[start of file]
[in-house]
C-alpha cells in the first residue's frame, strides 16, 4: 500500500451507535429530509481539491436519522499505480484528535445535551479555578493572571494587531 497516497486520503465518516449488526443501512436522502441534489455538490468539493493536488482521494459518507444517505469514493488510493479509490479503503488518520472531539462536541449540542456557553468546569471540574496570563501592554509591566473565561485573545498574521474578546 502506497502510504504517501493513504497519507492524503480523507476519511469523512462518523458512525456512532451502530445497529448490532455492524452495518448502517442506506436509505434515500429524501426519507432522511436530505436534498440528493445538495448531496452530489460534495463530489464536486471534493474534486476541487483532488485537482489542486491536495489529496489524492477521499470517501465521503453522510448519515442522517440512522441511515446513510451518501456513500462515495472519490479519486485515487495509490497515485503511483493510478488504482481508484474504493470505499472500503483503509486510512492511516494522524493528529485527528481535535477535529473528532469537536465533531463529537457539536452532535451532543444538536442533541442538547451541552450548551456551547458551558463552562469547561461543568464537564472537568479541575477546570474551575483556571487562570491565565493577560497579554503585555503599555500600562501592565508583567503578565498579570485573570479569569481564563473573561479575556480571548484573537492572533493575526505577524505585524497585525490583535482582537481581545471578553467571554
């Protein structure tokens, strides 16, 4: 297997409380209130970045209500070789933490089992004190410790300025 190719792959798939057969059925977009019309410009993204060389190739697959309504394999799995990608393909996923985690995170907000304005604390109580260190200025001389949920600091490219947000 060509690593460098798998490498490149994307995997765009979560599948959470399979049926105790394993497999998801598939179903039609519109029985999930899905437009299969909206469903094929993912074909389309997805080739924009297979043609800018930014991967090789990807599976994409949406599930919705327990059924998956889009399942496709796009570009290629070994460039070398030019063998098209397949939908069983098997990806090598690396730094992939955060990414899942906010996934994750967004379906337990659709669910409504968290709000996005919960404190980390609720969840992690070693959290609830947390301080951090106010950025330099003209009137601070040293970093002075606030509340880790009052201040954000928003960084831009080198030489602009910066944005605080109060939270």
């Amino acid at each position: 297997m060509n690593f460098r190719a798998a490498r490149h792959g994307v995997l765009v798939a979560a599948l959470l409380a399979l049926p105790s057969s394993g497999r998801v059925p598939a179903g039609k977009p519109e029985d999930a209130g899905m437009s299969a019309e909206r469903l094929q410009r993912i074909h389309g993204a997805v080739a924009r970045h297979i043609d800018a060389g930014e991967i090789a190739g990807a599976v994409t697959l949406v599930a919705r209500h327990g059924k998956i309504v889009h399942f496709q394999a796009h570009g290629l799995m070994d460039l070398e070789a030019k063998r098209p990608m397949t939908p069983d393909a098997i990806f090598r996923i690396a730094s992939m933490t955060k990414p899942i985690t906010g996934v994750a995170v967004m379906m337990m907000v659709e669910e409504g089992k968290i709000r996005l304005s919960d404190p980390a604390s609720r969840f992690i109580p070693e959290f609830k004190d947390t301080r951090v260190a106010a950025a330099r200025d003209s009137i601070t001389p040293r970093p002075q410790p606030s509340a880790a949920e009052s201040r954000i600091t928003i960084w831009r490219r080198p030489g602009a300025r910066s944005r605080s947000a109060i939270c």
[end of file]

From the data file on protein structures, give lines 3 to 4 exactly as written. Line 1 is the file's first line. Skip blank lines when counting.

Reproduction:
């Protein structure tokens, strides 16, 4: 297997409380209130970045209500070789933490089992004190410790300025 190719792959798939057969059925977009019309410009993204060389190739697959309504394999799995990608393909996923985690995170907000304005604390109580260190200025001389949920600091490219947000 060509690593460098798998490498490149994307995997765009979560599948959470399979049926105790394993497999998801598939179903039609519109029985999930899905437009299969909206469903094929993912074909389309997805080739924009297979043609800018930014991967090789990807599976994409949406599930919705327990059924998956889009399942496709796009570009290629070994460039070398030019063998098209397949939908069983098997990806090598690396730094992939955060990414899942906010996934994750967004379906337990659709669910409504968290709000996005919960404190980390609720969840992690070693959290609830947390301080951090106010950025330099003209009137601070040293970093002075606030509340880790009052201040954000928003960084831009080198030489602009910066944005605080109060939270």
């Amino acid at each position: 297997m060509n690593f460098r190719a798998a490498r490149h792959g994307v995997l765009v798939a979560a599948l959470l409380a399979l049926p105790s057969s394993g497999r998801v059925p598939a179903g039609k977009p519109e029985d999930a209130g899905m437009s299969a019309e909206r469903l094929q410009r993912i074909h389309g993204a997805v080739a924009r970045h297979i043609d800018a060389g930014e991967i090789a190739g990807a599976v994409t697959l949406v599930a919705r209500h327990g059924k998956i309504v889009h399942f496709q394999a796009h570009g290629l799995m070994d460039l070398e070789a030019k063998r098209p990608m397949t939908p069983d393909a098997i990806f090598r996923i690396a730094s992939m933490t955060k990414p899942i985690t906010g996934v994750a995170v967004m379906m337990m907000v659709e669910e409504g089992k968290i709000r996005l304005s919960d404190p980390a604390s609720r969840f992690i109580p070693e959290f609830k004190d947390t301080r951090v260190a106010a950025a330099r200025d003209s009137i601070t001389p040293r970093p002075q410790p606030s509340a880790a949920e009052s201040r954000i600091t928003i960084w831009r490219r080198p030489g602009a300025r910066s944005r605080s947000a109060i939270c």